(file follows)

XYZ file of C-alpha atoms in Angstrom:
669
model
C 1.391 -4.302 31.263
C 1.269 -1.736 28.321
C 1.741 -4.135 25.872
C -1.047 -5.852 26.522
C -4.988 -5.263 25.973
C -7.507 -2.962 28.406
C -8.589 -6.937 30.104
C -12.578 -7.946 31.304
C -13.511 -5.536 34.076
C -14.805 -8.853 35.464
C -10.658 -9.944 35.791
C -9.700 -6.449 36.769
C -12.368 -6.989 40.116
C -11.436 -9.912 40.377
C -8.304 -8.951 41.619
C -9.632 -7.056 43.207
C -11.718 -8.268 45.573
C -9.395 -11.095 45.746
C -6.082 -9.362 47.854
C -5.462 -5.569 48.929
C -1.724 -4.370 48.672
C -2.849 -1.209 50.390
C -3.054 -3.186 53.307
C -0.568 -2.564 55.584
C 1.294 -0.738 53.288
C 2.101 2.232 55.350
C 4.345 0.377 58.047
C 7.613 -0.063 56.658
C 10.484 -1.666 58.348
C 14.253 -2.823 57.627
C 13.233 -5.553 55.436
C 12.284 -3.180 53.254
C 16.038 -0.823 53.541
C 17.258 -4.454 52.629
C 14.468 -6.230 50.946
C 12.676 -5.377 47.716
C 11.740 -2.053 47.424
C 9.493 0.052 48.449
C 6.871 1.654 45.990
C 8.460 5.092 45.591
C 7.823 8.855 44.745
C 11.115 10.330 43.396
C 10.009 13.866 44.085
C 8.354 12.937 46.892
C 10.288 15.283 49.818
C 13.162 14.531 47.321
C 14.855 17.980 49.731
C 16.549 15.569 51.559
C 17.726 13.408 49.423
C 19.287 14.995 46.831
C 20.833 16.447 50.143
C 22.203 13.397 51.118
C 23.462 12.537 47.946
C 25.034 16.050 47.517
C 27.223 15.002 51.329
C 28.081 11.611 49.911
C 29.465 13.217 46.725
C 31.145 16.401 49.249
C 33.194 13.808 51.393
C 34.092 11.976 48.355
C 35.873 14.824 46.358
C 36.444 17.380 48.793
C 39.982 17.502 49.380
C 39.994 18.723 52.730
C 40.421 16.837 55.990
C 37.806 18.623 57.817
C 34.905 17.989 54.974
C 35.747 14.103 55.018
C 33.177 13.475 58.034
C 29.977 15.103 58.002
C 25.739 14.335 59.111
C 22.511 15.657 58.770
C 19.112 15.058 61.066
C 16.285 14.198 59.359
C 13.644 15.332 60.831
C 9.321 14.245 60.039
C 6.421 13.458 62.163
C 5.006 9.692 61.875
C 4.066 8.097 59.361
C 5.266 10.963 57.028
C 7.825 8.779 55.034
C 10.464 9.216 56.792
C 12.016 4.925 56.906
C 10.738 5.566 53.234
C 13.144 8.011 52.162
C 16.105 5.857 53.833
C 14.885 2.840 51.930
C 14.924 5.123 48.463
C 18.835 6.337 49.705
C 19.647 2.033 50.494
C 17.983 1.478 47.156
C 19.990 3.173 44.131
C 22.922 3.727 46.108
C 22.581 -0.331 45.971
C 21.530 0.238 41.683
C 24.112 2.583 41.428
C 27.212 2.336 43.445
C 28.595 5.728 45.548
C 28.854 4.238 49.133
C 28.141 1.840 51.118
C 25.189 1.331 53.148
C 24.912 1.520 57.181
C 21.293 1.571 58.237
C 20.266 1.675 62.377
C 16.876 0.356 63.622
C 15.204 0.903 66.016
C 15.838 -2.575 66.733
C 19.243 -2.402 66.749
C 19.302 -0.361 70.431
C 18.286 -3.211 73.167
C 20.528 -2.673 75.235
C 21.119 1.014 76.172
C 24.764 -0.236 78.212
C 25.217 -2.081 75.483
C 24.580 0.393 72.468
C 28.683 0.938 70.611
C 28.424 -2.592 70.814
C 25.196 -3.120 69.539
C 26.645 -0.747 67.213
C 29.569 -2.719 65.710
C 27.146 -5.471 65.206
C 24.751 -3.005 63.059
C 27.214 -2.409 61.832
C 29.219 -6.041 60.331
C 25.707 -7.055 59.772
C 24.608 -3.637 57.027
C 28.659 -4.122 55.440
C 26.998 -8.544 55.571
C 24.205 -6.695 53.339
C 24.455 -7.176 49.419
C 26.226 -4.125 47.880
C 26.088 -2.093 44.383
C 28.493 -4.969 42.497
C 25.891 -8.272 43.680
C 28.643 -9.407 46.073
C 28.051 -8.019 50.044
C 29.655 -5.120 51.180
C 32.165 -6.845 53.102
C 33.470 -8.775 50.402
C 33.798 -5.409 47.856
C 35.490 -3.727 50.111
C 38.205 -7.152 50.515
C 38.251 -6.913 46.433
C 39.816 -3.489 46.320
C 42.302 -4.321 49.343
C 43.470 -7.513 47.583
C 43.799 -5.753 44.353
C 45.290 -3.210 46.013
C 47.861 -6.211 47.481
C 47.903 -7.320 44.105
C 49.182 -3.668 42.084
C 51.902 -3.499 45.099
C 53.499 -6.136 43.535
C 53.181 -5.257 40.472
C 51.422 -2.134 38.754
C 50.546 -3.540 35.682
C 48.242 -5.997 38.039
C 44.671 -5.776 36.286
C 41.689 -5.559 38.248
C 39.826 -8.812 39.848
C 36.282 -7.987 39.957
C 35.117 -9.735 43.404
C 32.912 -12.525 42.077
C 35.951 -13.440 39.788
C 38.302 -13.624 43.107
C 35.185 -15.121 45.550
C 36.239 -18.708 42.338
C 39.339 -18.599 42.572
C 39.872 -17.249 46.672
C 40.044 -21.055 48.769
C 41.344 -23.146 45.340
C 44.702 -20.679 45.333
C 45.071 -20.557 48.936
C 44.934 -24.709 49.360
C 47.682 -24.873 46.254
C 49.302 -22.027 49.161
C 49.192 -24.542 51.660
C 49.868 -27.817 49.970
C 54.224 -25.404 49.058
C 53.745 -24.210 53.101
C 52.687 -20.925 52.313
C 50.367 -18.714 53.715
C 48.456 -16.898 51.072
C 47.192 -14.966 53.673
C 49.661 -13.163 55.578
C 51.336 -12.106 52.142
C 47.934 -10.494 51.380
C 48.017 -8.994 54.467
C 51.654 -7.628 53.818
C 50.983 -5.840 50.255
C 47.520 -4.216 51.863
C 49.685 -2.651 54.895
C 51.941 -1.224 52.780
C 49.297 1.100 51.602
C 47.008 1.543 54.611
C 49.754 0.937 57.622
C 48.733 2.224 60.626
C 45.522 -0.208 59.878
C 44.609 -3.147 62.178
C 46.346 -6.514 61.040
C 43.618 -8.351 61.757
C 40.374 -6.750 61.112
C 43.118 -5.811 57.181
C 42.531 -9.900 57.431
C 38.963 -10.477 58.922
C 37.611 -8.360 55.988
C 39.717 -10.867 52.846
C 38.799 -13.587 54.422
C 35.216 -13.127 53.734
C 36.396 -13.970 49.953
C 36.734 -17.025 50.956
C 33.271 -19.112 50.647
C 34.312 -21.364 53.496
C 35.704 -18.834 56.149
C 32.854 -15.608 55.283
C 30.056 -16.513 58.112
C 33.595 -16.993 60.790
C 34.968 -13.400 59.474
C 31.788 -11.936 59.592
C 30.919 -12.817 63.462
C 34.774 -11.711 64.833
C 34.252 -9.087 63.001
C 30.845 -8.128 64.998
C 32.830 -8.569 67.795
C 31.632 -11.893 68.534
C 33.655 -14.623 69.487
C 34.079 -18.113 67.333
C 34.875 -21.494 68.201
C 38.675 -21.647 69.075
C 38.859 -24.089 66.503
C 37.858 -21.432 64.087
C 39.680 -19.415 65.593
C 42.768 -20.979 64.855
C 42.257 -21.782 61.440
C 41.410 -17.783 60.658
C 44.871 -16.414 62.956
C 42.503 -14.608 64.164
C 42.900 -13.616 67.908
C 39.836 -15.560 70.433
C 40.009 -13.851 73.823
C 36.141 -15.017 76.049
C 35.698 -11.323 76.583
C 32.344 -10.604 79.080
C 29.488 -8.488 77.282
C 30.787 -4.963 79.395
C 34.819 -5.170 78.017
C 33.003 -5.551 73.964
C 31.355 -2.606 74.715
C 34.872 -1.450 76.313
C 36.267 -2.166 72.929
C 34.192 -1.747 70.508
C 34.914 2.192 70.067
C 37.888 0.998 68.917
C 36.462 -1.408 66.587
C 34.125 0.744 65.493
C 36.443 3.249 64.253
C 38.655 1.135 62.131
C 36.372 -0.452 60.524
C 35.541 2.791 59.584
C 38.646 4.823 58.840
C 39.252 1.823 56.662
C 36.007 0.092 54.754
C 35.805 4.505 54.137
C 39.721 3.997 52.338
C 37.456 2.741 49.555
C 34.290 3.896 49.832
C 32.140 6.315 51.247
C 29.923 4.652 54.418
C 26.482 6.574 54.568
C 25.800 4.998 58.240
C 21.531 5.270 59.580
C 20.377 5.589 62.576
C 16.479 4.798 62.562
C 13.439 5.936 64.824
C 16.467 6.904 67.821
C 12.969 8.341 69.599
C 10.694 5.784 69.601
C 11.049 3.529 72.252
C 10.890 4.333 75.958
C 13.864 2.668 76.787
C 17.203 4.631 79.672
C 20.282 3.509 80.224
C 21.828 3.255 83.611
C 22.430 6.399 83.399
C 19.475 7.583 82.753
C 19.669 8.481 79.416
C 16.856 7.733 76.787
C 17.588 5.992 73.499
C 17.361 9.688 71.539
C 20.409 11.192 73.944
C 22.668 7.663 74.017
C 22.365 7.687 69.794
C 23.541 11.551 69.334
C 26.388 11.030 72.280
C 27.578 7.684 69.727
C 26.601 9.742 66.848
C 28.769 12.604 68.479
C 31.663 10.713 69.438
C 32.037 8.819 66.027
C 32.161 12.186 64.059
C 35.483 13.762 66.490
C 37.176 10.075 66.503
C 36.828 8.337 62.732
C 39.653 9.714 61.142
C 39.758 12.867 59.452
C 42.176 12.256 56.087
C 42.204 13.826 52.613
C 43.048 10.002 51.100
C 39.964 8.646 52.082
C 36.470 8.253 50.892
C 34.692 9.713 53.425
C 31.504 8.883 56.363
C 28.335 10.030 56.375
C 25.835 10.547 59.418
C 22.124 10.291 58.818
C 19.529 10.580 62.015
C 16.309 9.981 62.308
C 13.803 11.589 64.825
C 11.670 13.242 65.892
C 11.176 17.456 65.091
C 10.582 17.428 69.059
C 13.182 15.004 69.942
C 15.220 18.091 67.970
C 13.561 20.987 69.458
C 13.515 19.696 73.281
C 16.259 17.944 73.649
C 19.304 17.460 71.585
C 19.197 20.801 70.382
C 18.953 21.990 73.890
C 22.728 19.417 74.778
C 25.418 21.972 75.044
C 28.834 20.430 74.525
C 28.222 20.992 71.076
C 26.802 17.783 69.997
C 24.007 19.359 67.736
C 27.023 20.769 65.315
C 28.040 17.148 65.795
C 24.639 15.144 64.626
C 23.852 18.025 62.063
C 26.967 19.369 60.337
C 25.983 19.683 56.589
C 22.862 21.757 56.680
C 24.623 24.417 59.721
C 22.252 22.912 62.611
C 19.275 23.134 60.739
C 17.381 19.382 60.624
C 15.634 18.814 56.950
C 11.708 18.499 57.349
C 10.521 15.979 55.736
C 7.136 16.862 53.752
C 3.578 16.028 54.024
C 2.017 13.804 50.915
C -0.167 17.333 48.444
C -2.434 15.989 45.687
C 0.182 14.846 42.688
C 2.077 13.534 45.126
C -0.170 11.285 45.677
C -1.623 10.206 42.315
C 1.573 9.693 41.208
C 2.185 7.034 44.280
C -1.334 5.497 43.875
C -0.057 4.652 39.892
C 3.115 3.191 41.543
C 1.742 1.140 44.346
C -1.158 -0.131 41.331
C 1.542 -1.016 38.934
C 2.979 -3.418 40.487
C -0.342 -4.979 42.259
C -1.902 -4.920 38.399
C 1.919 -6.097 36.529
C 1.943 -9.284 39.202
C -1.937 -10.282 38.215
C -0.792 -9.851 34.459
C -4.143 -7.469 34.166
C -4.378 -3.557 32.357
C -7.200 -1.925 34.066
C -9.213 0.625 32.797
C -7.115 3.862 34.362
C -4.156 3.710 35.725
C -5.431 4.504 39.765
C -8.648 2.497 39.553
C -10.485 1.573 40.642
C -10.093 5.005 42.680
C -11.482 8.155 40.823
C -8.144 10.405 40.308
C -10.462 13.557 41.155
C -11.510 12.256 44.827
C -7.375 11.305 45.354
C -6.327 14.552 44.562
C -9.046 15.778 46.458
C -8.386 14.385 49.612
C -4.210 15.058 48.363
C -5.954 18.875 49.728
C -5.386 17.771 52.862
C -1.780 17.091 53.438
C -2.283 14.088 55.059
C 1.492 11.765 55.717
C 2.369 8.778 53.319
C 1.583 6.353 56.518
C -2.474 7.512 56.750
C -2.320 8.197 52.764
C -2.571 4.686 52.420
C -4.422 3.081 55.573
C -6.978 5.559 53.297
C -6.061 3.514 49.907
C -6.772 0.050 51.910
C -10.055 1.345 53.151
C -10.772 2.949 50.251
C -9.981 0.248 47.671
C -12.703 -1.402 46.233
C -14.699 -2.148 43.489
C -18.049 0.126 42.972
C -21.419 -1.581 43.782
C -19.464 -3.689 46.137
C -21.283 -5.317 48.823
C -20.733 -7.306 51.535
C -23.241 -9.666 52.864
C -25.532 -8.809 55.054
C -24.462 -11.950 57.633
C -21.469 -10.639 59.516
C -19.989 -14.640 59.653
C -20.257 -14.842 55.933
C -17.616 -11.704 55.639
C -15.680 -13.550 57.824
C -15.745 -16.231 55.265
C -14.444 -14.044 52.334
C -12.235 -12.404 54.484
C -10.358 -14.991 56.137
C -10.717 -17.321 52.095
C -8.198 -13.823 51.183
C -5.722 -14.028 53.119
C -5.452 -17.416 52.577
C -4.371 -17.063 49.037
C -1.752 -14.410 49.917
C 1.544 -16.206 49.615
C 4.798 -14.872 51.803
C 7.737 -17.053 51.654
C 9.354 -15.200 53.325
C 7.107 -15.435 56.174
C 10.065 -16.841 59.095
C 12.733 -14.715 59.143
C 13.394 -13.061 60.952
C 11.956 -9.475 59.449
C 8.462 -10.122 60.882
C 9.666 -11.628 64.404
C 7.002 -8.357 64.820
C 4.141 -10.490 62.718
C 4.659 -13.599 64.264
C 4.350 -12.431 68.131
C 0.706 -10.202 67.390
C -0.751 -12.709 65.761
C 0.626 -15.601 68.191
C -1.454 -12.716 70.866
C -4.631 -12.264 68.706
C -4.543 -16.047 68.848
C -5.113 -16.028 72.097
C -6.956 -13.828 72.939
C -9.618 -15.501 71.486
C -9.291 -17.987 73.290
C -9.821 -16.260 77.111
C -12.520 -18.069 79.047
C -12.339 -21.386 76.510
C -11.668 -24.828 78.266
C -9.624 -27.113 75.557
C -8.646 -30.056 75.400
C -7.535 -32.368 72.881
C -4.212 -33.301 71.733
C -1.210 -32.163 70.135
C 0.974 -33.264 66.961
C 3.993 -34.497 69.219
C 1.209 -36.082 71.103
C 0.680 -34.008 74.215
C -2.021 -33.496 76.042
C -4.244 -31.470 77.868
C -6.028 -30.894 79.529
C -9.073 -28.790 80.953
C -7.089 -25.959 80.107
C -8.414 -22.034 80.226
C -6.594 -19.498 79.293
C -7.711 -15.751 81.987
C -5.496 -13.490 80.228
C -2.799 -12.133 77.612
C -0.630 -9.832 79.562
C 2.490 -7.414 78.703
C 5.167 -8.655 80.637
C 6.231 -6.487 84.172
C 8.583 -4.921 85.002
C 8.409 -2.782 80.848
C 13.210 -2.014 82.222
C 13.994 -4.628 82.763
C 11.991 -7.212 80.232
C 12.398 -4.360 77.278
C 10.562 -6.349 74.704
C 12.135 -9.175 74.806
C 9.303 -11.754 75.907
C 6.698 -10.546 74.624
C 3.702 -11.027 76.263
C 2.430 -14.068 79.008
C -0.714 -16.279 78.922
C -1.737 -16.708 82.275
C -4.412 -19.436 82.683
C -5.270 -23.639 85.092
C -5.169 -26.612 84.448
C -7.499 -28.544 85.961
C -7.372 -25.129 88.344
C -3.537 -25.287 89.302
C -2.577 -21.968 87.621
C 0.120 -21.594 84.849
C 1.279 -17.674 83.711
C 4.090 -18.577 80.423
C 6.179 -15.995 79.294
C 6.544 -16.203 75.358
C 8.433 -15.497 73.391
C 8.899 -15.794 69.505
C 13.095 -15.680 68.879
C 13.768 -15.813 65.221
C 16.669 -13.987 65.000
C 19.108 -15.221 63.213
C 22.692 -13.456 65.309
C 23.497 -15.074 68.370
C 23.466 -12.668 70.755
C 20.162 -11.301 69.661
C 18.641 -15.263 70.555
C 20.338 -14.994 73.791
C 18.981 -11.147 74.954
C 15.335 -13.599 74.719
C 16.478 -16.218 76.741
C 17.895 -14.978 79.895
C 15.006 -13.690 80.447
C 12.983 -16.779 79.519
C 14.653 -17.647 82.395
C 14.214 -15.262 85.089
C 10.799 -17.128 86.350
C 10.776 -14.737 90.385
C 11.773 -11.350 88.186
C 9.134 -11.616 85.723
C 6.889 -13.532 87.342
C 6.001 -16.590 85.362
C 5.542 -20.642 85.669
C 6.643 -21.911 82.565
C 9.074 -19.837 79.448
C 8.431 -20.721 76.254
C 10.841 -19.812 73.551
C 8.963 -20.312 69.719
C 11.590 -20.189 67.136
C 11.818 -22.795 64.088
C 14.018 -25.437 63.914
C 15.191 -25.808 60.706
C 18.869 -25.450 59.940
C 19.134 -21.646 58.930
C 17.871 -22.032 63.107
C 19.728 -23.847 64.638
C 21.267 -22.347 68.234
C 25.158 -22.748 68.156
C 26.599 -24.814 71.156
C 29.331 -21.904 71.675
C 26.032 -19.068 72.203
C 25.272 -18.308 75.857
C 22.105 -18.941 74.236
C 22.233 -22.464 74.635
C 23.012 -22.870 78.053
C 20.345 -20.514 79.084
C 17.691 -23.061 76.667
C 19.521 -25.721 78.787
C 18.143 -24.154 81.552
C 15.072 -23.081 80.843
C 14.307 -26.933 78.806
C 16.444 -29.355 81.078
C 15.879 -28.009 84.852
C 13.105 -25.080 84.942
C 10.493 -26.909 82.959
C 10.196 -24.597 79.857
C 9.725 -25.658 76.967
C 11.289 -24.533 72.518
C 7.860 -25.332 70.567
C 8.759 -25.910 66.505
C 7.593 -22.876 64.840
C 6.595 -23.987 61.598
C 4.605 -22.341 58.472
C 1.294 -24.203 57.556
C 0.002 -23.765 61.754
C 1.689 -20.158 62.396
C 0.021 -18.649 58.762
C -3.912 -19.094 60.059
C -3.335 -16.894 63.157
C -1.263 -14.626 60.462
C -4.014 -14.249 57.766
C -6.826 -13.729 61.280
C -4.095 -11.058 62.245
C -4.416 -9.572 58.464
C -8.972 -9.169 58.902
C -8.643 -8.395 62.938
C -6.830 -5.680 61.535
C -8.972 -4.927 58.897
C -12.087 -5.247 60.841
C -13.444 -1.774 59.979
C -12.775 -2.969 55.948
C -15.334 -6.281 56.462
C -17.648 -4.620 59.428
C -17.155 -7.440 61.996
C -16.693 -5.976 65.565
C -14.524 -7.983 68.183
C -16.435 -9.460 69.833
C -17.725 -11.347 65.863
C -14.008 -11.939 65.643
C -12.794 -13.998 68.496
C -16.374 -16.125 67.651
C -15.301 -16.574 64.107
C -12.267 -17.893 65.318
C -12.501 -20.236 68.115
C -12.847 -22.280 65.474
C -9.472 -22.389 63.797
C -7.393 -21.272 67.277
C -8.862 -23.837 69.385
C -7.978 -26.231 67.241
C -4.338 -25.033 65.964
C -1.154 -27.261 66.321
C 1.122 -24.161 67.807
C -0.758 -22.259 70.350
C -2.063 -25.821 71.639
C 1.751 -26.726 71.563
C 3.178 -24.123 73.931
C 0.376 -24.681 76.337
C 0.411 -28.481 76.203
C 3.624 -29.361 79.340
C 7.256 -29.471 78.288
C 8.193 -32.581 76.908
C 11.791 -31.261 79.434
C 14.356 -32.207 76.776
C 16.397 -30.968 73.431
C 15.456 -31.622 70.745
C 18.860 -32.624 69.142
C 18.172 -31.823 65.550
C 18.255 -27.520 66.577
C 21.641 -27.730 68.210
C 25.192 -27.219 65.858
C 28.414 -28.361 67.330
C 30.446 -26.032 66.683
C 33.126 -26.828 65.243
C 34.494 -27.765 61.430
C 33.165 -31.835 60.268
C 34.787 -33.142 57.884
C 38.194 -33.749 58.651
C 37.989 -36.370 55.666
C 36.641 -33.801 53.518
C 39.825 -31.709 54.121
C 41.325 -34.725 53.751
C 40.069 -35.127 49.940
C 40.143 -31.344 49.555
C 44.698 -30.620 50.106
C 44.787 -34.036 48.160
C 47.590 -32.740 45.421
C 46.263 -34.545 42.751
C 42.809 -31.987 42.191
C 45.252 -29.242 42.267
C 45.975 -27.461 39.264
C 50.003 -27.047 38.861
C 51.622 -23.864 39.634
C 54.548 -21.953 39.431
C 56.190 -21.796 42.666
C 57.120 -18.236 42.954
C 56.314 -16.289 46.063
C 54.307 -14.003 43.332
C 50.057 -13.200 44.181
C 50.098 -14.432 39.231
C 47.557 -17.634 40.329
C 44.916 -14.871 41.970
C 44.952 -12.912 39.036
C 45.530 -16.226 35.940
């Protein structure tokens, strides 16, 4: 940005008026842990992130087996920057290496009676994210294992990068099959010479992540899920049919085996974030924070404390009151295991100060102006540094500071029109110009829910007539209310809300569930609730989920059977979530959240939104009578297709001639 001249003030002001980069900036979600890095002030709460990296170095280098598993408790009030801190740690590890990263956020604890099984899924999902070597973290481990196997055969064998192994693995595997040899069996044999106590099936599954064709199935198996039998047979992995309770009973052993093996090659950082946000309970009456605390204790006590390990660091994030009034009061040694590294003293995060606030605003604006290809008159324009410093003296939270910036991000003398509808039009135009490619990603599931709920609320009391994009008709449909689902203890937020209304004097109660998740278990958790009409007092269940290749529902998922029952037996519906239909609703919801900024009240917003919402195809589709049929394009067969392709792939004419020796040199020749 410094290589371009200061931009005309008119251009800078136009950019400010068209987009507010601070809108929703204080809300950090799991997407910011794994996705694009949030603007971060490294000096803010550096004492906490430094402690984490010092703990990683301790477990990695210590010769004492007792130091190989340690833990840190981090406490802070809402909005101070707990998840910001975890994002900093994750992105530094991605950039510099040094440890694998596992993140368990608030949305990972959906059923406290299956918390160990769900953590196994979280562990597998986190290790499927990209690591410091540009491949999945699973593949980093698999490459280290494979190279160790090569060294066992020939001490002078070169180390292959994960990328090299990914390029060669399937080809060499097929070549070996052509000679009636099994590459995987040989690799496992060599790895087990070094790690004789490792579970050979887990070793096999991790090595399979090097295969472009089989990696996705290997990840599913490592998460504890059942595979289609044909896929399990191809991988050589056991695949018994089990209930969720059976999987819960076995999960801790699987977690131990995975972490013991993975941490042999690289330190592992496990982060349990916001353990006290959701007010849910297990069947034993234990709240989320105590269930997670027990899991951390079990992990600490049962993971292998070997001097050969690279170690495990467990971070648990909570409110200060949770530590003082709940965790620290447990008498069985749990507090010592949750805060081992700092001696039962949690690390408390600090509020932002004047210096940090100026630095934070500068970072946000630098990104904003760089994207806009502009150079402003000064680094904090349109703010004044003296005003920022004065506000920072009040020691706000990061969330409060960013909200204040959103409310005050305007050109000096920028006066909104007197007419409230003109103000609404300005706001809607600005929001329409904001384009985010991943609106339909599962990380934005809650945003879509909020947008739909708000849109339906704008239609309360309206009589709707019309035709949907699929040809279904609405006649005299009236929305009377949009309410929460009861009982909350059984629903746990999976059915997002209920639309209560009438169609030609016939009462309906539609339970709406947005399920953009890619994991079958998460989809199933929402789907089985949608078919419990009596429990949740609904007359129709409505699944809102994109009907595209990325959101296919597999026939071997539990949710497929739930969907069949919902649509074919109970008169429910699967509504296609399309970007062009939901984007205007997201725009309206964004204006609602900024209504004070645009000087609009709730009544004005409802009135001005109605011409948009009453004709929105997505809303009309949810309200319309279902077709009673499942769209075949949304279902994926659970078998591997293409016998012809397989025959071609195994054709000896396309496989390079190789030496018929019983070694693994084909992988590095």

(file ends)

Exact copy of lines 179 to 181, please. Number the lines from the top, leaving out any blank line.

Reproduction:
C 49.302 -22.027 49.161
C 49.192 -24.542 51.660
C 49.868 -27.817 49.970